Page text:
were correct and had become complacent, developing a tunnel vision that prevented us from
looking around us, from seeing what was going on around us on the mountain. Because of
this, we had not noticed how bad the weather was, or how dangerous the conditions had
become. In the days after the tragedies, the Sherpas who know Everest better than anyone,
told us they had never seen the mountain in such dangerous conditions.
It was the accidents and the
resulting trauma that convinced us of the necessity of changing our plan. We had no
choice. Ten of our strongest people were no longer with us; four people had died and six
of our leading climbers had left the team. The tragedies had literally shaken us out of
our complacency, and we had been forced to develop peripheral vision to see everything
around us as we struggled to keep our dream alive.
A few years ago, while researching
a book we commissioned called One Step Beyond: Rediscovering the Adventure Attitude,
the author, Alan Hobson, asked me to describe the meaning of the word adventure. The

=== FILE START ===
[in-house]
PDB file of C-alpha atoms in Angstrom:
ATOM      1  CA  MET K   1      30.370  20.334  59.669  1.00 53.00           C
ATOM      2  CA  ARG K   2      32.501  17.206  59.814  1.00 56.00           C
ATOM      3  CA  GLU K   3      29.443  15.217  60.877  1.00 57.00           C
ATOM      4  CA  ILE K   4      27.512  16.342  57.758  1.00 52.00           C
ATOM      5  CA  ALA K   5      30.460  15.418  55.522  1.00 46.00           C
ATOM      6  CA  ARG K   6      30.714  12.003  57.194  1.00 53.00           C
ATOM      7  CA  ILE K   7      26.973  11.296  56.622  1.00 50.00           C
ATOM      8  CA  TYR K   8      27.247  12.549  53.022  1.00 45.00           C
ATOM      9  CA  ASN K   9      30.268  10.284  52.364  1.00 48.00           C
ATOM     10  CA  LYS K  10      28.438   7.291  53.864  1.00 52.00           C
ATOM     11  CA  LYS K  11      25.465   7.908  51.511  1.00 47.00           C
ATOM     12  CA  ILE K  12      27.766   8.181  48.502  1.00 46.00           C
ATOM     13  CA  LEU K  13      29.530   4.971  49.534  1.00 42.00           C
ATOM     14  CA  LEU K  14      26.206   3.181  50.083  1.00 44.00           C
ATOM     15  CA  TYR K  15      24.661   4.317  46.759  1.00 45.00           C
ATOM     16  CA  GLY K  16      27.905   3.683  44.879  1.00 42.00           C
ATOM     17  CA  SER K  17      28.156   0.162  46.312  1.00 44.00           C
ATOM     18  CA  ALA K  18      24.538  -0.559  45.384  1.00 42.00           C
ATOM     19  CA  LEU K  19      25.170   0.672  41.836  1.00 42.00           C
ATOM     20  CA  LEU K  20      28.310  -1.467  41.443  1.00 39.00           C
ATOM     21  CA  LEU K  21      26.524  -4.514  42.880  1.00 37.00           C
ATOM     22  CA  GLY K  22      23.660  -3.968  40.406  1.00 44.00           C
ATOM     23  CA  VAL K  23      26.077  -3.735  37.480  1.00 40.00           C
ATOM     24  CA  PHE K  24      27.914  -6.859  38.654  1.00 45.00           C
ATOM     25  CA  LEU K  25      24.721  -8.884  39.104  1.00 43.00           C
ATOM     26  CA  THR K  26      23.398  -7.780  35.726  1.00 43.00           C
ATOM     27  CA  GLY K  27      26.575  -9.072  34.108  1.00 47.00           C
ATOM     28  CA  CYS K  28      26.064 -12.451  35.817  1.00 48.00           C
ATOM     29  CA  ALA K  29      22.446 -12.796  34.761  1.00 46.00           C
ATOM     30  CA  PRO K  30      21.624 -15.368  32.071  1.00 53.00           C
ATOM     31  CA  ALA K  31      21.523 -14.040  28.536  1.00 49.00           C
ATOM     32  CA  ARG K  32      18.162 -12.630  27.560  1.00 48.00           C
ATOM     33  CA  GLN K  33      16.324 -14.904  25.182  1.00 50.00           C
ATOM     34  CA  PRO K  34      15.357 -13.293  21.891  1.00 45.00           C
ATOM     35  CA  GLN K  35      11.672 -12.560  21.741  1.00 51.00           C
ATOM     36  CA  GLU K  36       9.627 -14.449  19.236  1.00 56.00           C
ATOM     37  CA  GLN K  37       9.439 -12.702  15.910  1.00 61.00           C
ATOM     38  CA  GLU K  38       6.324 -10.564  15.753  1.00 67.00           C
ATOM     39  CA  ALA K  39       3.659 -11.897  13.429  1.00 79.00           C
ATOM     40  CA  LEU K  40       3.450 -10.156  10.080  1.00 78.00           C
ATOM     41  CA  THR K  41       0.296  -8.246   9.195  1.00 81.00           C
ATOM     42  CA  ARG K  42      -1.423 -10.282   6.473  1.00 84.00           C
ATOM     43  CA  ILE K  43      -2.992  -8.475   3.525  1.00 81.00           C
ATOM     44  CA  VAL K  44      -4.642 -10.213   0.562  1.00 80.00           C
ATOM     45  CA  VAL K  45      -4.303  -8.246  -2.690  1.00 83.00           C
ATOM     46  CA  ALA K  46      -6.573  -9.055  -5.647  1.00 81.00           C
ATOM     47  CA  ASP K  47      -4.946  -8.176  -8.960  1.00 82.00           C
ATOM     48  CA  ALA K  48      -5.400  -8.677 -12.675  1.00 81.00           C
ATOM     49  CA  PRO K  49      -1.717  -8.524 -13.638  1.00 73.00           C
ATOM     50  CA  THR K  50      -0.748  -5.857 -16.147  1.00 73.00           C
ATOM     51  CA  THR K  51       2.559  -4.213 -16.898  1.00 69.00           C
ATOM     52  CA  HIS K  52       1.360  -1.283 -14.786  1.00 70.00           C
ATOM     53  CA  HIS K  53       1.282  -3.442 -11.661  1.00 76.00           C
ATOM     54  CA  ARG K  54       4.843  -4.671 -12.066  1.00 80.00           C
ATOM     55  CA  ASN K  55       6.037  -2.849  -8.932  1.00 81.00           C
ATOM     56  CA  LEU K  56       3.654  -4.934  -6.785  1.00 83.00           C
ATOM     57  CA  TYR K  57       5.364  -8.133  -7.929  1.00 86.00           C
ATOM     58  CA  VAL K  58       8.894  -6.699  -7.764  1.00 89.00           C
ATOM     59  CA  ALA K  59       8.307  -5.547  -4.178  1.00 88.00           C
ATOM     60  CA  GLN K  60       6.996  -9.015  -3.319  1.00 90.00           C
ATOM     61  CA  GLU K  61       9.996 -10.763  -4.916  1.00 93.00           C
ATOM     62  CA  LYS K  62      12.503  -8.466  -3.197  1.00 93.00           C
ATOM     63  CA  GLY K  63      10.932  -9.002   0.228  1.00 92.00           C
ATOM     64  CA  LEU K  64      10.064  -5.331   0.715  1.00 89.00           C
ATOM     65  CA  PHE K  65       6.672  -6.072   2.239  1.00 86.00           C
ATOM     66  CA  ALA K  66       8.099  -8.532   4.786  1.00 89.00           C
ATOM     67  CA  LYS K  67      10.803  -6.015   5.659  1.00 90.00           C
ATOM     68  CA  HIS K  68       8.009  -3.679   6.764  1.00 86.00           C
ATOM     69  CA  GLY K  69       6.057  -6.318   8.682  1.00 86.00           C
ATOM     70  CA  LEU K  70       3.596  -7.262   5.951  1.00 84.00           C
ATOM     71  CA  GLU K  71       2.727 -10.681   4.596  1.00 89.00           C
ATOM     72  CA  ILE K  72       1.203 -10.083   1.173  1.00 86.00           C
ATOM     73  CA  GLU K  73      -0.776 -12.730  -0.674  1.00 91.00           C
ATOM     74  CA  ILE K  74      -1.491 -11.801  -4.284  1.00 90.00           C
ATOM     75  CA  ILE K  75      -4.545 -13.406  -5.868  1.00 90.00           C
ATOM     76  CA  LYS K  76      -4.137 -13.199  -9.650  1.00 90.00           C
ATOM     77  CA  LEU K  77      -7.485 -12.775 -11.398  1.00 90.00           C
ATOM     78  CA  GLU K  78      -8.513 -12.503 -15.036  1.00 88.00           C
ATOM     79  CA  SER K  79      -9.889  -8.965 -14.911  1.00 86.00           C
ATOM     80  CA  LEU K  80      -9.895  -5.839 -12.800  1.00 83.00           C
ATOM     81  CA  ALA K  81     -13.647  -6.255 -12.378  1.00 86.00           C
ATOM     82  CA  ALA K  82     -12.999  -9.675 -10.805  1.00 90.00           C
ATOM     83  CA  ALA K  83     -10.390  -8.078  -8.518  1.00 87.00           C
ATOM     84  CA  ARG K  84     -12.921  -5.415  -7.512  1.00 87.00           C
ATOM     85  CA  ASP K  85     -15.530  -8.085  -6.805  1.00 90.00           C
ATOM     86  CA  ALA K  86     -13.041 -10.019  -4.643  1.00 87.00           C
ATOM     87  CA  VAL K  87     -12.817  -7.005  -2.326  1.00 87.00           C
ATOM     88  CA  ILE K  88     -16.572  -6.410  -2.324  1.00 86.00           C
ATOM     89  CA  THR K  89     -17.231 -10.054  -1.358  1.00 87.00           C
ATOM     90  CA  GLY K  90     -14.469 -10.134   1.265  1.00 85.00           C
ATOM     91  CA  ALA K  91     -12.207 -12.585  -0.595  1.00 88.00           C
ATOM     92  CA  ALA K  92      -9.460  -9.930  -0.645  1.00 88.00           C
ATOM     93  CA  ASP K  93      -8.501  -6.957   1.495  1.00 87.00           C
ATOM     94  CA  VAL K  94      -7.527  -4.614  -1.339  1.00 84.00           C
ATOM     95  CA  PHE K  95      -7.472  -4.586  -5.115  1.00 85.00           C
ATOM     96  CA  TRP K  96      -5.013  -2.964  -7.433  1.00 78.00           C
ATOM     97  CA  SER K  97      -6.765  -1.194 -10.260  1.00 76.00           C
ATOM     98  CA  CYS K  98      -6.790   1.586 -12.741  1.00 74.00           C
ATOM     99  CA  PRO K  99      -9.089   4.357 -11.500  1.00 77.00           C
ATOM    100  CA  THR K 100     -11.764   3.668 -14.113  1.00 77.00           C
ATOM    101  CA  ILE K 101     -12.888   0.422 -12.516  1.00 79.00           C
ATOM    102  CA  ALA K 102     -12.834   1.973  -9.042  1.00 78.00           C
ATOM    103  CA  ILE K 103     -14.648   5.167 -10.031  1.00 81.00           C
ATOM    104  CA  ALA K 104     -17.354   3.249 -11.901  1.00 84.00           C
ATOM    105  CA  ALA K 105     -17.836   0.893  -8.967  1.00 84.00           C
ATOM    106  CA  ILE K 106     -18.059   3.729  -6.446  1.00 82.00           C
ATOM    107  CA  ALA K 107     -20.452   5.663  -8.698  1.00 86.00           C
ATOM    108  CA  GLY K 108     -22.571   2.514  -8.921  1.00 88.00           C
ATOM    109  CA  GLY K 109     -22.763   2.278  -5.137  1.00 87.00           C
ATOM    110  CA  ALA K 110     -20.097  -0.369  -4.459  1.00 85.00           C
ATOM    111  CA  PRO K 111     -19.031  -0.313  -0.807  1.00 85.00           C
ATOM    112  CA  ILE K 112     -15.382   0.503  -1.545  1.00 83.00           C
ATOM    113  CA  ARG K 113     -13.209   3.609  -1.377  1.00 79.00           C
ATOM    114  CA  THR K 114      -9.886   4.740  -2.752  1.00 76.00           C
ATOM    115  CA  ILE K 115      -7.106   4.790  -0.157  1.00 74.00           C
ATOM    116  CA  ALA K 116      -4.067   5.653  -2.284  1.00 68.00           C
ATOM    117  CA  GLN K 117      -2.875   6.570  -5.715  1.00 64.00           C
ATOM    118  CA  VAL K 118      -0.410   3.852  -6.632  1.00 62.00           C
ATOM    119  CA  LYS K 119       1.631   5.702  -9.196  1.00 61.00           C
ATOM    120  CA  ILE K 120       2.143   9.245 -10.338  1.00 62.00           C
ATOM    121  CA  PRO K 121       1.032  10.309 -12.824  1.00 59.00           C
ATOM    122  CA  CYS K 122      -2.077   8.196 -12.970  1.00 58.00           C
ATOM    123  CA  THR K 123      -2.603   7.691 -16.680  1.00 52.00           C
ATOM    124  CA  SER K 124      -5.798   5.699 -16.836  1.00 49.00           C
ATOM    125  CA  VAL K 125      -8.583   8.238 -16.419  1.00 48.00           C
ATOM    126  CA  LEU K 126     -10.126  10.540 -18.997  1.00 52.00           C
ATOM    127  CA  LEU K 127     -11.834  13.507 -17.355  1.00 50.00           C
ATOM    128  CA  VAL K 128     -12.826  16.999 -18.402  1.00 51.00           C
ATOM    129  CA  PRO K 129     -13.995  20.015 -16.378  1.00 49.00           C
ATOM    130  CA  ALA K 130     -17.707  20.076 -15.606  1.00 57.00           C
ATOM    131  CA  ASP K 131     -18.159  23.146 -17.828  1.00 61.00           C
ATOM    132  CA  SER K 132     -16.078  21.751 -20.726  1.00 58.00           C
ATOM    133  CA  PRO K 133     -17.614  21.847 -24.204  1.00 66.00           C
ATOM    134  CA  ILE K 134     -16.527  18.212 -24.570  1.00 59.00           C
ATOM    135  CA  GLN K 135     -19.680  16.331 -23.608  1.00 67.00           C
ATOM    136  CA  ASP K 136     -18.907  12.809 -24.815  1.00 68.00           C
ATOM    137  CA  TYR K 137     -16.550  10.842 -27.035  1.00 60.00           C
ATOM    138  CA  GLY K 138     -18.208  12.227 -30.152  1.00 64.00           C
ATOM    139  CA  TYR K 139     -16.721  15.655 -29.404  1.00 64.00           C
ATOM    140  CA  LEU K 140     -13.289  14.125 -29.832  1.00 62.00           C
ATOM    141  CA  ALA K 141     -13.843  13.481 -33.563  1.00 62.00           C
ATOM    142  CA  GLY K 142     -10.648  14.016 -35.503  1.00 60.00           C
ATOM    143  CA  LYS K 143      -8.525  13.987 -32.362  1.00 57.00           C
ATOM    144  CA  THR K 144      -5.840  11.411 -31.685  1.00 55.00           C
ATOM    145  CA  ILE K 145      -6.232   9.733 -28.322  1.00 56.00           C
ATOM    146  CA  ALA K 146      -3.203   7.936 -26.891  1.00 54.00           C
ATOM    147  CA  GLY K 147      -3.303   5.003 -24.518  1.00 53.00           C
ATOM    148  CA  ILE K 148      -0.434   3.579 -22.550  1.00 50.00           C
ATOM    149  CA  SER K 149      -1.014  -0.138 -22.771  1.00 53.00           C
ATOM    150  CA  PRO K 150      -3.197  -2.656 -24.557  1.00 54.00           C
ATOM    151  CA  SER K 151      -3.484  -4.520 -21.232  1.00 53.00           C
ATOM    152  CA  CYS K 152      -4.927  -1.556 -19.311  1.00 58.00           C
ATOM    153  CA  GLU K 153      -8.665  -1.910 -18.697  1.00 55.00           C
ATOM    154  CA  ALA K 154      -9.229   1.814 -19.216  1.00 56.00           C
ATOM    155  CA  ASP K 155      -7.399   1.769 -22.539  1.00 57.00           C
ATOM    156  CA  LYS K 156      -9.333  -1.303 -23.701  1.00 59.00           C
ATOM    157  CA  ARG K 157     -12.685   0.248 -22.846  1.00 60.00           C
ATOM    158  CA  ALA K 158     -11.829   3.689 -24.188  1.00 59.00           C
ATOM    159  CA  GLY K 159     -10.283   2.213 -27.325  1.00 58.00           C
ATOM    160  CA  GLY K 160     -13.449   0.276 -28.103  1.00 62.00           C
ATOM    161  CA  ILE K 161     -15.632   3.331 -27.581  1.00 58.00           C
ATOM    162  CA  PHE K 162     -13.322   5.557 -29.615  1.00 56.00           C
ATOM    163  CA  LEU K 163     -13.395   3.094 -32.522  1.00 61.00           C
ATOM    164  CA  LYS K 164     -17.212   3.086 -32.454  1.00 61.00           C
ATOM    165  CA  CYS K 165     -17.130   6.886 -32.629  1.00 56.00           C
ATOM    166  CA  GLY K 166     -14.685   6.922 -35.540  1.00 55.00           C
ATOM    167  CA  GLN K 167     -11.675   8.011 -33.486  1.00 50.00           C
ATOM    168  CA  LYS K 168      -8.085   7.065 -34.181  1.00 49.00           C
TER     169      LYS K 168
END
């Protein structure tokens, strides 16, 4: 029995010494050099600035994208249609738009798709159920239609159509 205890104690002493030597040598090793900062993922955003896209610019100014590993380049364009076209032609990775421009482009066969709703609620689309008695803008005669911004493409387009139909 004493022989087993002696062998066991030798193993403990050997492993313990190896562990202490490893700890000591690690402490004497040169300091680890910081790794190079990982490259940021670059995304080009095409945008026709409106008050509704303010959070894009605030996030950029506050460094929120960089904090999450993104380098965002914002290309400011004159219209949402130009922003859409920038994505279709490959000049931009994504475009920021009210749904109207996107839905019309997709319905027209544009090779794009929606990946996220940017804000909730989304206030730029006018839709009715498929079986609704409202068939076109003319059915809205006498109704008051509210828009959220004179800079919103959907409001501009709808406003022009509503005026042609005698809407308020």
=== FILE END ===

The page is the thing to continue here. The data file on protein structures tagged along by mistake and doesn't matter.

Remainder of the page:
answer has defined my life ever since. I replied: "Adventure isnt hanging on a
rope on the side of Mount Everest. That is just one arena where we chose to pursue our
goals. Adventure is an attitude that we must apply to daily life facing new
challenges, seizing new opportunities, testing our physical and mental resources against
the unknown and, in the process, discovering our own unique potential."
It is this generic approach to
life that is at the root of all One Step Beyond WorldWide programs. I believe that the use
of adventure as a metaphor for life can create a new paradigm for us all as we struggle
with rapid change. And we are confident that the "Adventure
Attitude" philosophy offers a